The Deal That Forced Turnbull’s Climate Change


Labor is calling for the Liberal-National Coalition Agreement to be made public, with Shadow Treasurer Chris Bowen this morning implying voters are entitled to know what Prime Minister Malcolm Turnbull is willing to “sell out” on this time around.

Bowen said the deal between the Liberal and National party leaders should “absolutely” be made public, in an interview on ABC Radio this morning. The written accord between the Liberal and National Party leaders sets out the terms of their Coalition, but it is typically kept secret.

Yesterday, Nationals Leader Barnaby Joyce made clear he’d like to keep it that way, stating that his “first aspiration is the agreement remains confidential”. If it’s anything like the last, Malcolm Turnbull would no doubt rather the agreement remain secret too.

When Turnbull rolled Tony Abbott in September last year he was widely reported to have agreed to maintaining his predecessor’s climate change policies, despite having derided them as “bullshit”. As the Prime Minister limps back into government struggling for a majority, he will again come under pressure from both sides on the issue.

On the one hand, Joyce is a well known climate sceptic and the Nationals are likely to stand in the way of a strong policy response. On the other, many voters remain disappointed that Turnbull has not acted on his personal convictions around climate change by developing a stronger response than Tony Abbott.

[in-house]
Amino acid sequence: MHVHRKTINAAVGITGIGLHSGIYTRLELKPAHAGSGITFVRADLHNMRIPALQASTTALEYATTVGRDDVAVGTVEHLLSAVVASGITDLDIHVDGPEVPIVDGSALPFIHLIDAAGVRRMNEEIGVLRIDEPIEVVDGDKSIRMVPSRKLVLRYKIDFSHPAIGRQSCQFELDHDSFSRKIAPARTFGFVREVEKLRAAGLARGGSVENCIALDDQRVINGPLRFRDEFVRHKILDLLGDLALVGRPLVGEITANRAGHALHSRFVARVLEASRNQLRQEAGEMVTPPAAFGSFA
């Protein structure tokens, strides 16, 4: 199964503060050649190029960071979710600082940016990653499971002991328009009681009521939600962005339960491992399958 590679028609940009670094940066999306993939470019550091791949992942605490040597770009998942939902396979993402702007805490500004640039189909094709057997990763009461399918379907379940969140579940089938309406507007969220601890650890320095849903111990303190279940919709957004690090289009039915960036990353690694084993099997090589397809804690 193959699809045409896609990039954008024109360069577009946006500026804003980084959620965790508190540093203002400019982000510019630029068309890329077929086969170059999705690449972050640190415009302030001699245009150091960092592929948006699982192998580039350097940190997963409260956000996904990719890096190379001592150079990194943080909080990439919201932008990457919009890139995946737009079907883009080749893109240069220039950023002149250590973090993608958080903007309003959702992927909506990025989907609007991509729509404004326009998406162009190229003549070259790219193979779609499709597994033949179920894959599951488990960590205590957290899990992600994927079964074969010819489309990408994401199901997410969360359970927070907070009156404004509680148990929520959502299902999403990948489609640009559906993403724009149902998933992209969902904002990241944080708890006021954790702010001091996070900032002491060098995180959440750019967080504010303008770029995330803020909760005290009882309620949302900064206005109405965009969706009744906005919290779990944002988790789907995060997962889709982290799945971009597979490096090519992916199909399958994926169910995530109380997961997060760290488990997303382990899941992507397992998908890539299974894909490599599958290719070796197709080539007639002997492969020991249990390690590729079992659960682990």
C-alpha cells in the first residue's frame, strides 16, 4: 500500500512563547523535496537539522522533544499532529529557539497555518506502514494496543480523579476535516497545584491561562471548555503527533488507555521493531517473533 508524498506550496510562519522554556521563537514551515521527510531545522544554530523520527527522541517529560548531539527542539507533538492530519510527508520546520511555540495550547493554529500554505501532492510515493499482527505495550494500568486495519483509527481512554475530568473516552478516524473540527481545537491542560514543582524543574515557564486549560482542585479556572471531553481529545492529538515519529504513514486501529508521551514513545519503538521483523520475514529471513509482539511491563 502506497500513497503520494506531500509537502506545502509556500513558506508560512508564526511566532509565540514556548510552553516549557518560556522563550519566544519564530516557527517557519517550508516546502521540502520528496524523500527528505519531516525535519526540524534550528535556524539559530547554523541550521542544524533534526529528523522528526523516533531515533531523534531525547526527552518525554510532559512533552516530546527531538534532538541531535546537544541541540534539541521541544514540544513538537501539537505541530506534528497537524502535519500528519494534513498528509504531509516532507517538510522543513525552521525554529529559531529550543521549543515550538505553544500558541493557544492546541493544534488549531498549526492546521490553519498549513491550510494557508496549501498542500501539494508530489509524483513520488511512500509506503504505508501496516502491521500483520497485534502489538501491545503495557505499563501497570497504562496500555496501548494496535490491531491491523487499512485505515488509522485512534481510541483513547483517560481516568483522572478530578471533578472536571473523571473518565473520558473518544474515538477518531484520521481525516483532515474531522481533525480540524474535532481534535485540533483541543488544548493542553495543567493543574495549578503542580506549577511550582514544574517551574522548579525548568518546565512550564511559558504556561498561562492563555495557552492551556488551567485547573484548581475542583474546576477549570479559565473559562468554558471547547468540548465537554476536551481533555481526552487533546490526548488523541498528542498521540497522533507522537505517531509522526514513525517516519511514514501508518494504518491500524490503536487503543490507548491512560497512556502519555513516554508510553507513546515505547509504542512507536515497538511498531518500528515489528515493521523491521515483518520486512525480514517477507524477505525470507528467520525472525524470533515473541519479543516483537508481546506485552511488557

Barnaby Joyce
Vegetable enthusiast and tomato cousin, Nationals MP, Barnaby Joyce. (IMAGE: Apple and Pear Australia Ltd, Flickr)

With a review of key aspects of the Coalition’s Direct Action climate policy slated for 2017, Turnbull would at last have an opportunity to reshape the policy to reign in costs and make deeper cuts to carbon emissions.

However, as the Nationals engage in a bit of muscle-flexing after their comparatively good election results, Joyce may try to head off a significant shift in the way the policy operates by enshrining elements of it in the Coalition agreement.

This morning, Bowen alluded to these divides. He argued Malcolm Turnbull had been willing to “sell out with economic policy to the Nationals when he became Prime Minister by agreeing to an anti-business affects test, which is very poor policy indeed”.

He also raised the issue of marriage equality, another particularly vulnerable policy area for Turnbull after the Prime Minister forsook his public opposition to a costly plebiscite when he seized the Liberal leadership.

“[Turnbull] said that was the reason why he won’t have a conscience vote in the Parliament on marriage equality, because of the deal with the Nationals,” Bowen said.

While we may never know the contents of the leaders’ deal, or what constraints it puts on climate policy, there’s little doubt it has the potential to fuel ongoing tension in the Liberal-National marriage.

Thom Mitchell is New Matilda's Environment Reporter.